In a piece he wrote for the May issue of Harper’s, Conover detailed how he got a job as a federal meat inspector and began inspecting meat in a Cargill plant in Nebraska.
He was motivated, in part, by the spread of so-called "ag-gag" laws, which make it a crime in several states to report on animal abuse, safety and health violations, and other infractions at factory farms, slaughterhouses, and processing plants.
“In other words,” Conover wrote, “in lieu of cleaning its house, the meat industry has elected to kill the messenger.”
Nebraska, Conover noted, does not have an ag-gag law in place, although it is considering one. “With the underlying problems at slaughterhouses left unaddressed, undercover investigations won’t stop, which means that before long some idealistic person will be charged with a felony and become a martyr to the cause of safe, humanely produced food,” Conover wrote.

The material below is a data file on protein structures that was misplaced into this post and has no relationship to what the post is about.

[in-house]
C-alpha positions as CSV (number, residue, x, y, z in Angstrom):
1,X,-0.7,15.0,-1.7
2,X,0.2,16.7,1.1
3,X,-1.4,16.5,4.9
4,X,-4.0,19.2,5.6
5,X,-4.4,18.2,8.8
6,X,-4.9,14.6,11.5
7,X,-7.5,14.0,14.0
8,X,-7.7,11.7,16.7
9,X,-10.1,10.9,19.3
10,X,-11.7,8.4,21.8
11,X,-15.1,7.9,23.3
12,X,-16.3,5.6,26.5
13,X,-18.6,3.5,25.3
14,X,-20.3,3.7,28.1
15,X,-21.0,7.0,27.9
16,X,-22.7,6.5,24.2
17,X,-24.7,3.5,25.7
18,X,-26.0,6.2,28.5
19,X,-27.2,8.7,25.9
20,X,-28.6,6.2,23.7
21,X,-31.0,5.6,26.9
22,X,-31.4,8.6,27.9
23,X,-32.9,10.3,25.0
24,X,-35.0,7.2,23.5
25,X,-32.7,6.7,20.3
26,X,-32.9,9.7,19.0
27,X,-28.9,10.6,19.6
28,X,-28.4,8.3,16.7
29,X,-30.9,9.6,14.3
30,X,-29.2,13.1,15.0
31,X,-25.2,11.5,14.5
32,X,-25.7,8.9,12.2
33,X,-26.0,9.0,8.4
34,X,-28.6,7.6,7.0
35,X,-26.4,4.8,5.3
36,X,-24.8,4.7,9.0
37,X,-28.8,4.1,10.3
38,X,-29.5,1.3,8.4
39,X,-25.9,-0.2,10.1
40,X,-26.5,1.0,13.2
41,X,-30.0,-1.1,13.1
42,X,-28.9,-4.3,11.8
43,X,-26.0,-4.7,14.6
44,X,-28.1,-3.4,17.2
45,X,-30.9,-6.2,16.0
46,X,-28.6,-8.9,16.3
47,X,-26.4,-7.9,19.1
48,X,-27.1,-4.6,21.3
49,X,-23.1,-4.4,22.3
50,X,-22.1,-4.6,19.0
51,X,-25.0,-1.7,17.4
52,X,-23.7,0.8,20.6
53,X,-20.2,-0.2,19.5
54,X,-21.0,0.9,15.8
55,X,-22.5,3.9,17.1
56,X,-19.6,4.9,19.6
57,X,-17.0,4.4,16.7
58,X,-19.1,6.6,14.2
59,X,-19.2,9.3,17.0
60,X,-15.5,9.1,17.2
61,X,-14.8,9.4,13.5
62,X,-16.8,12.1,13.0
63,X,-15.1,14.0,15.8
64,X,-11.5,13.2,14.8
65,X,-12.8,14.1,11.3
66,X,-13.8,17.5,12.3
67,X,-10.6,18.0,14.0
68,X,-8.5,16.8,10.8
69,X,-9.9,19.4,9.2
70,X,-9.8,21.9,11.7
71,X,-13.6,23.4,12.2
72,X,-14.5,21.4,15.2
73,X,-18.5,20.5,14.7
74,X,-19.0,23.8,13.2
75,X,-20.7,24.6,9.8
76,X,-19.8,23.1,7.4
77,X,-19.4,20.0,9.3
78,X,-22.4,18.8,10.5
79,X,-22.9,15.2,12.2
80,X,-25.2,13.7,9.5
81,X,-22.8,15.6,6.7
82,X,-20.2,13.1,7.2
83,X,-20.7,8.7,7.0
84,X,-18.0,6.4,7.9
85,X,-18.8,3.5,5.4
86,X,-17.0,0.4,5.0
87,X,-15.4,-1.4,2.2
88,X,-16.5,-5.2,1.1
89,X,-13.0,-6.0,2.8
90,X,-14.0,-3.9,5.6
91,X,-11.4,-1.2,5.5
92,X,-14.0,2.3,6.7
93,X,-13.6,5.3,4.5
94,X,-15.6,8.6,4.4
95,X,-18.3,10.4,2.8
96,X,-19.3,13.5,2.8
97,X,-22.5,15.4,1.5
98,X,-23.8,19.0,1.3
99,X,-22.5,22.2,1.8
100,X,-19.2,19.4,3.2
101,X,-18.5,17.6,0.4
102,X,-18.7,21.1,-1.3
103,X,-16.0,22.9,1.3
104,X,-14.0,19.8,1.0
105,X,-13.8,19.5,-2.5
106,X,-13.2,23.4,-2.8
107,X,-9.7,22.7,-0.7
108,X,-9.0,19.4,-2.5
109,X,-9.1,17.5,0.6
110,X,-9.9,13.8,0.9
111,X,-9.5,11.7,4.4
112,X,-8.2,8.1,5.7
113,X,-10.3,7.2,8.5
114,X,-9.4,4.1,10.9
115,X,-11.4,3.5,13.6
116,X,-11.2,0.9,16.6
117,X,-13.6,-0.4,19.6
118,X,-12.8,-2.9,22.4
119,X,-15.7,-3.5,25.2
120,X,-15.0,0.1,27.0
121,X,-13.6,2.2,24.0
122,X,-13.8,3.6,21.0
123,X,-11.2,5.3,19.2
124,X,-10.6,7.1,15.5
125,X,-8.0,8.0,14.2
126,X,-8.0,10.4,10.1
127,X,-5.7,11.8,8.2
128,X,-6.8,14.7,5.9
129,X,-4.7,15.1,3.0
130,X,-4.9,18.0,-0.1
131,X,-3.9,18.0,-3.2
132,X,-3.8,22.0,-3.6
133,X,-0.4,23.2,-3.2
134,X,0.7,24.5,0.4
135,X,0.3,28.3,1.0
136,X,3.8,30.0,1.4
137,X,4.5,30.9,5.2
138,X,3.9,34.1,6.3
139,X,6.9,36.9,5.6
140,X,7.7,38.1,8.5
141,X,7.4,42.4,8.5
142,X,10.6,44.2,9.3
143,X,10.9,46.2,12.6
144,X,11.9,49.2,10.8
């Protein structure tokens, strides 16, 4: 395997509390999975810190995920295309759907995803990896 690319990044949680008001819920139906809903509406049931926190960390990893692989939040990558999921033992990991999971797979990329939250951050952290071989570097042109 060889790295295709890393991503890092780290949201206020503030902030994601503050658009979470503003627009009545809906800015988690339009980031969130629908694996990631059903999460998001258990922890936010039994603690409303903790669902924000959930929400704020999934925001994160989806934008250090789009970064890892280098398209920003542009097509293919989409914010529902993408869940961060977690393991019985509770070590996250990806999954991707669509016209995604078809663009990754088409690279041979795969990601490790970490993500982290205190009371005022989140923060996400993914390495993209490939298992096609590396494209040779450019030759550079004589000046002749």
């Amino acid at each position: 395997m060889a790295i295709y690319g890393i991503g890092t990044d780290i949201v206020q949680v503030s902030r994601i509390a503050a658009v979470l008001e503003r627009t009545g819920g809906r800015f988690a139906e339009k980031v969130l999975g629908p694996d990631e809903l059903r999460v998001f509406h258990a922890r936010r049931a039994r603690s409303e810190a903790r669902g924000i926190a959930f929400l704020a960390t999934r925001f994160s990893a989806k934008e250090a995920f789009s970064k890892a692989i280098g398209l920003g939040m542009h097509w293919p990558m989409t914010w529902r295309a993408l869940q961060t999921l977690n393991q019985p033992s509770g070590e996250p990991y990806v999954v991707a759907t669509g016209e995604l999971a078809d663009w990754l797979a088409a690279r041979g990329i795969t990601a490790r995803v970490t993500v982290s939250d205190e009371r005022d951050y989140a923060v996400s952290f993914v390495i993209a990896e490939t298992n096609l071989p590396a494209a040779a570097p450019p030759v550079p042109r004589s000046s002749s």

The twist? Many of the ag-gag laws include a “quick reporting” clause, in which failure to report animal abuse or other violations “in a timely manner” constitutes a crime in itself. So Radig, who secretly filmed cattle abuse in the summer but waited until she stopped working at the ranch in question to report the abuse, is now considered complicit in the crimes she wanted to report. (Colorado does not have an ag-gag law on the books, but it does have cruelty-to-animals statutes.)
This sort of situation, wrote Conover, “should very much focus meat-eating Americans on the question of what’s so wrong with our food that the industry would promote draconian laws to keep its practices hidden from view.”
Here’s where we sort and report the latest in food news.
Want more? Comb the archives.
A father’s legacy
The vegetarian-cooking pioneer
Barbecue, tamales, cocktails, and more
Good on everything